Changing the fundamentals of the European debate about forced migration
BY Lisa Kadel
Looking at Europe during the past few years, it seems like the continent just can’t get past operating in crisis mode. The sovereign debt crisis, Ukraine, Brexit and the rise of nationalism and anti-EU sentiments are just some examples of the numerous struggles governments and societies are facing. It is not surprise that the most recent influx of refugees is seen as a crisis as well. In fact, “crisis” is one of the more positive terms used regularly to describe the current situation. A crisis can be managed, while expressions like “flood” or “wave” dehumanize refugees and imply inevitable destruction unless we build walls to keep them out.
On the other hand, many continue to advocate for compassionate policies for those fleeing conditions that most Europeans cannot even begin to imagine. But even the strongest commitments to welcoming refugees are overwhelmingly meant as acts of graciousness, and there is a clear distinction between givers and receivers: the selfless Europeans helping the pitiful refugees. Hardly anybody is thinking in terms of empowerment and the potential to bring positive change for both sides. Yet making these the basis of the debate leads to a picture very different from the one currently dominating the media and people’s minds.
This is not to say that hosting refugees does not incur costs on a society. In Europe, but much more in countries closer to regions of violent conflict, the influx of forced migrants puts a strain on budget and infrastructure. However, we need to change how we address these issues. Rather than focus on limiting immigration, we should adapt current policies to the new situation. This will allow us to create a situation in which the protection of the physical integrity and dignity of those seeking asylum is ensured, while costs are kept to a minimum or even, in the long term, off-set by gains.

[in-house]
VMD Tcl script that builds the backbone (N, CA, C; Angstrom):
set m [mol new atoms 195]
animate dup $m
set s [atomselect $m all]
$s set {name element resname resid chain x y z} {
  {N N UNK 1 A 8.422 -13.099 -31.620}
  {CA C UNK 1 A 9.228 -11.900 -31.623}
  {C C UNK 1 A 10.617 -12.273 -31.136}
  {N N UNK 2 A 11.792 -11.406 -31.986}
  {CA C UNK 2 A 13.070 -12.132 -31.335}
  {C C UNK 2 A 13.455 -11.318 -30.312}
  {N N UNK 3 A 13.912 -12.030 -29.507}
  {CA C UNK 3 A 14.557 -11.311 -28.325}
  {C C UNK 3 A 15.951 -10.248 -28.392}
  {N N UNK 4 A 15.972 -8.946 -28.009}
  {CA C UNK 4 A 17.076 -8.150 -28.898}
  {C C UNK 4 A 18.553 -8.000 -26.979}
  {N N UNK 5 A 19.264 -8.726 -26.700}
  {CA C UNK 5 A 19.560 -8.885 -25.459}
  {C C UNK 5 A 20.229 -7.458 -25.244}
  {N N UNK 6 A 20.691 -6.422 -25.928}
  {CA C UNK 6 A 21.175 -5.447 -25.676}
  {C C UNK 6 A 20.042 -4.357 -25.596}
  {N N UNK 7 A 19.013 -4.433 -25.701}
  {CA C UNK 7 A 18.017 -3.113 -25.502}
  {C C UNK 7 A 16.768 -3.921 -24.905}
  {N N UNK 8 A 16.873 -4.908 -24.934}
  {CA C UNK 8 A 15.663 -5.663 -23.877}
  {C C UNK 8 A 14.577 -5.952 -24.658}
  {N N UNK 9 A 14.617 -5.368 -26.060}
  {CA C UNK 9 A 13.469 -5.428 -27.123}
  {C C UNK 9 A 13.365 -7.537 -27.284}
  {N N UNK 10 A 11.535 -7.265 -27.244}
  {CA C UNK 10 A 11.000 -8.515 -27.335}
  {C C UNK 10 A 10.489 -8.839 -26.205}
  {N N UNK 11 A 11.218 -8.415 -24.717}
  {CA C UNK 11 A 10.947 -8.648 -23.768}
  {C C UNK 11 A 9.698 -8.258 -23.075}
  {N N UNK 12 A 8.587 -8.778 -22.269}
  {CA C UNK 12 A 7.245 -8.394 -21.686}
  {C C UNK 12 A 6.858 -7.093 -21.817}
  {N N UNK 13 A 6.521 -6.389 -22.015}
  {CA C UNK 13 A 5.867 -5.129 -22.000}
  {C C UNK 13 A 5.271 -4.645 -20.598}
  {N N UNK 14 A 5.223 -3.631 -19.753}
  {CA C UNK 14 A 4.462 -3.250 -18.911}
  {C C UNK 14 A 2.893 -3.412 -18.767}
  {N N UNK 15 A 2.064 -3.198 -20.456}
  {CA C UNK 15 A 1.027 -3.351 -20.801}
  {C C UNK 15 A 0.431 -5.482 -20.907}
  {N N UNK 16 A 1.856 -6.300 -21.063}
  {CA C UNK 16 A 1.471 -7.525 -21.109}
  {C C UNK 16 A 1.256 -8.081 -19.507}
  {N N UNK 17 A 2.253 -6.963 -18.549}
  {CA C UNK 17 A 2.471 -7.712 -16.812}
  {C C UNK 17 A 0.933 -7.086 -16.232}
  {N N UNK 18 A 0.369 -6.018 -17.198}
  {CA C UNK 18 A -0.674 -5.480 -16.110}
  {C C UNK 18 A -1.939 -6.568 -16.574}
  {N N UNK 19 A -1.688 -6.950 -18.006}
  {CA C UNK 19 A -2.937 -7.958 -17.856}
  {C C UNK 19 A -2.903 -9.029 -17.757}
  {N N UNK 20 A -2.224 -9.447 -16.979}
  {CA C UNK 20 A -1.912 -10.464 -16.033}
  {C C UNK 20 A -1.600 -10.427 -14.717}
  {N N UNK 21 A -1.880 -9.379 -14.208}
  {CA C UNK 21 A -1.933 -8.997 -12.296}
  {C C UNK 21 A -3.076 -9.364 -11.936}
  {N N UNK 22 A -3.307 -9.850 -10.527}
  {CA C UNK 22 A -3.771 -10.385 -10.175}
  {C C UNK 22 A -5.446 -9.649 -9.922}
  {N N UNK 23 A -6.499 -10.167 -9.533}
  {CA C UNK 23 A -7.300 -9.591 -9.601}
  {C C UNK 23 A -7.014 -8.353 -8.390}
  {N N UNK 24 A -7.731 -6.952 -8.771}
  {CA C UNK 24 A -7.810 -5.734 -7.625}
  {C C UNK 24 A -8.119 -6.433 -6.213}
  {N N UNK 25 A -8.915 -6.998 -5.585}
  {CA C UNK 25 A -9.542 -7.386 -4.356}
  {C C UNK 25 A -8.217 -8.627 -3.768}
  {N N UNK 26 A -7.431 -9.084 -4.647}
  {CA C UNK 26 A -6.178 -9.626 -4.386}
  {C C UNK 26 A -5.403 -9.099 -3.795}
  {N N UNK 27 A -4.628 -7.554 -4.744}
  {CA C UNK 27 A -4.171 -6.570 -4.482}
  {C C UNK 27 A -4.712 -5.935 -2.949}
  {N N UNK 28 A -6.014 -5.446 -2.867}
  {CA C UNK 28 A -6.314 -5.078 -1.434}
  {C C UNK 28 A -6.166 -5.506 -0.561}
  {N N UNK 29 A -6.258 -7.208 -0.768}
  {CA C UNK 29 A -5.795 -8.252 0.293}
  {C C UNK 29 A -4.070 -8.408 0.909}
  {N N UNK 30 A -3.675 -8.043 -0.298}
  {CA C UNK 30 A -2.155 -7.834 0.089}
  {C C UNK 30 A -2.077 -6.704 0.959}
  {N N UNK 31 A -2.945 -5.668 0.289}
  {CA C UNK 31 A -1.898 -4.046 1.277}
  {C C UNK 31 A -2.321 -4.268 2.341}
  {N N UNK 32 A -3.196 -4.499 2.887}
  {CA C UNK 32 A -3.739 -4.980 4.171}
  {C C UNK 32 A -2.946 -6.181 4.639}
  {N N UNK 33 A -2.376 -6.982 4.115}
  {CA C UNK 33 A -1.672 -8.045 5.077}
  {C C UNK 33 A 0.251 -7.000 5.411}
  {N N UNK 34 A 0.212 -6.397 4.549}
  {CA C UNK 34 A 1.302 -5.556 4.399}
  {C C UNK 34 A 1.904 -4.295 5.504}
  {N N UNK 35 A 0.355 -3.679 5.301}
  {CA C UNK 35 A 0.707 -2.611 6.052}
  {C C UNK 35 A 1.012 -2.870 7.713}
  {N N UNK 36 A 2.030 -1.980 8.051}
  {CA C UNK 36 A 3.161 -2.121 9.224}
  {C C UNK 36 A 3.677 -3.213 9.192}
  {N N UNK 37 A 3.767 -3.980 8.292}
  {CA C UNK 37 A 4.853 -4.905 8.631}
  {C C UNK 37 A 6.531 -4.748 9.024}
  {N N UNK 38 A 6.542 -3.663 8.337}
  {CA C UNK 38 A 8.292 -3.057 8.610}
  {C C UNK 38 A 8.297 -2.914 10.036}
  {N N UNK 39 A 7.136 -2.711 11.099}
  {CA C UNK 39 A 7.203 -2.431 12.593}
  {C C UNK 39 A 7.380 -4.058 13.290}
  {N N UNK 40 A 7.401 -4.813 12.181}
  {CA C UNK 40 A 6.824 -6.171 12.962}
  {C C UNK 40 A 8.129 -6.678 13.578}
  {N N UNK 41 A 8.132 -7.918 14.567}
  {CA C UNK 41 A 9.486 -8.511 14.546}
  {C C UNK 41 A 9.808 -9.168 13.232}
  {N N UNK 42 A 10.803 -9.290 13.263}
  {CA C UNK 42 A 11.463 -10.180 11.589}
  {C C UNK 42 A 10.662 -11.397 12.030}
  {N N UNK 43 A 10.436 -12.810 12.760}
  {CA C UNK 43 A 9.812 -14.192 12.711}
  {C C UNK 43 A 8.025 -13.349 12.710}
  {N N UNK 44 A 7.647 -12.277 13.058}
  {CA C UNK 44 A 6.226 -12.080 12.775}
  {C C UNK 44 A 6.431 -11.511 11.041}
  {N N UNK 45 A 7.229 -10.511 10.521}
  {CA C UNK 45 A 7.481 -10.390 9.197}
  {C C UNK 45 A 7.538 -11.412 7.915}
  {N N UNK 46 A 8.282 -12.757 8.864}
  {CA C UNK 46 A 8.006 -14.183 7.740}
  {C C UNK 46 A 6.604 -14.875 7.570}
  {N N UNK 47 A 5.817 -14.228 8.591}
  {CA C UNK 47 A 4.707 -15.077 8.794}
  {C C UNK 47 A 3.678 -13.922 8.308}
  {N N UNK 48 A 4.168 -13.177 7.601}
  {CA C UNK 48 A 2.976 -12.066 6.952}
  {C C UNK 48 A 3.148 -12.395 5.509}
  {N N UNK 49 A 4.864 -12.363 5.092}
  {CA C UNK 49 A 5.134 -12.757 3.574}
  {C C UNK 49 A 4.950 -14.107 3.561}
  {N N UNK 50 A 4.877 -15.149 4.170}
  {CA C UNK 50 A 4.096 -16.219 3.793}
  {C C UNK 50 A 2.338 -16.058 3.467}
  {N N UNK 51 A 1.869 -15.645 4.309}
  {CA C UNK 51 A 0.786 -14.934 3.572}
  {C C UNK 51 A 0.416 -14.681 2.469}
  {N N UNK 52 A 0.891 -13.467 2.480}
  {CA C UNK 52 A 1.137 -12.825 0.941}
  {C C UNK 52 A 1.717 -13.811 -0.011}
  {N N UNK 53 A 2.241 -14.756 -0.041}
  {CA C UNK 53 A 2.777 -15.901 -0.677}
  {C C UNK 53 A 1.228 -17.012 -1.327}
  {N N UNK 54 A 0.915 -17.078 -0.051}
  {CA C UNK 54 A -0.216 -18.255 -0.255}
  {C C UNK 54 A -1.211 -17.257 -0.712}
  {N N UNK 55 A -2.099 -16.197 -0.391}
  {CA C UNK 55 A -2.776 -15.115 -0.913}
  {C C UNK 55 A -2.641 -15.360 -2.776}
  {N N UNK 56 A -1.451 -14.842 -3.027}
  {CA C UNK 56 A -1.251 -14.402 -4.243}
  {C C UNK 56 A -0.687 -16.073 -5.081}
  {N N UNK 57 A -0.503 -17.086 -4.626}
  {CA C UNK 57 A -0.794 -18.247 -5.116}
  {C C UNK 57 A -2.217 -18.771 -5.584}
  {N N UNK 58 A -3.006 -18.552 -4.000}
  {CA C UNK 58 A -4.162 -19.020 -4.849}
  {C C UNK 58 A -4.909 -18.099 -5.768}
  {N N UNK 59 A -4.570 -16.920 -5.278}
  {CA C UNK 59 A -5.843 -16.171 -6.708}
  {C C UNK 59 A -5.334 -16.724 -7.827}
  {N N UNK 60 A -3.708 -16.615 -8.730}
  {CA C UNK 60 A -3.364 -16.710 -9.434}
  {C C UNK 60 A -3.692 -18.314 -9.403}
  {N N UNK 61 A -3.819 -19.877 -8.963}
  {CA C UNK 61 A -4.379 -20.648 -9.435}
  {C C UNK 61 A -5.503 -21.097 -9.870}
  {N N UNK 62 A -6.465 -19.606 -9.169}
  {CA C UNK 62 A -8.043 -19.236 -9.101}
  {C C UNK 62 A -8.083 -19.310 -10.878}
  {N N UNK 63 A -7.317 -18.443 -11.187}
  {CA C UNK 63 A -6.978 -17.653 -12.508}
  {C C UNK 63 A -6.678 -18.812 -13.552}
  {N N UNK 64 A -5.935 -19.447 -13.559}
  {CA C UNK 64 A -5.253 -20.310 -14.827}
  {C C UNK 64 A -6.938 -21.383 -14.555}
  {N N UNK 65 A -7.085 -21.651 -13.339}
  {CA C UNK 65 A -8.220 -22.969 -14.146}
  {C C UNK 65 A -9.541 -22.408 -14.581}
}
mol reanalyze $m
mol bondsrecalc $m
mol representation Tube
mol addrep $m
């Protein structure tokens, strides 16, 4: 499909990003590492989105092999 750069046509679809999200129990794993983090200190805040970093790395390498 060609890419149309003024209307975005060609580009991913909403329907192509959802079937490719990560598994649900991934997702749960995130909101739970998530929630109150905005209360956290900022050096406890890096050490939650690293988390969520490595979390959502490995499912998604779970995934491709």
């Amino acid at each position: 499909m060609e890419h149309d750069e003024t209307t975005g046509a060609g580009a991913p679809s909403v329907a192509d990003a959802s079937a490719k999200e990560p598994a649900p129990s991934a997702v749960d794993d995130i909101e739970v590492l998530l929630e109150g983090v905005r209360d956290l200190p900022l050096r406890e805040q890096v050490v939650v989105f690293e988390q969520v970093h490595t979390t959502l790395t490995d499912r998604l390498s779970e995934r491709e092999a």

Thinking in terms of empowering individuals and utilizing their potential leads to a vision of refugees who are legally working and earning enough to support their families. This enables them to control their own lives, contribute to society, and thus helps to maintain or regain a sense of dignity. Immigrants enjoy the same protections against exploitation as nationals.
Work also helps make personal connections between immigrants and natives, facilitating mutual understanding and thus the peaceful coexistence of cultures. This benefits both communities rather than alienating the different groups from one another. In addition, host countries would save the money that they are currently spending on feeding and housing refugees that are not allowed to work, and would even gain tax revenue. The additional workforce would support economic growth and off-set the imbalances in the social support system that an aging society creates.
Of course reality is complicated and fundamental change does not happen overnight. But with realistic expectations and open-mindedness, willingness to address the real roots of domestic problems that are commonly mistakenly blamed on immigrants, it is possible to adapt legal and economic frameworks to make change for the better.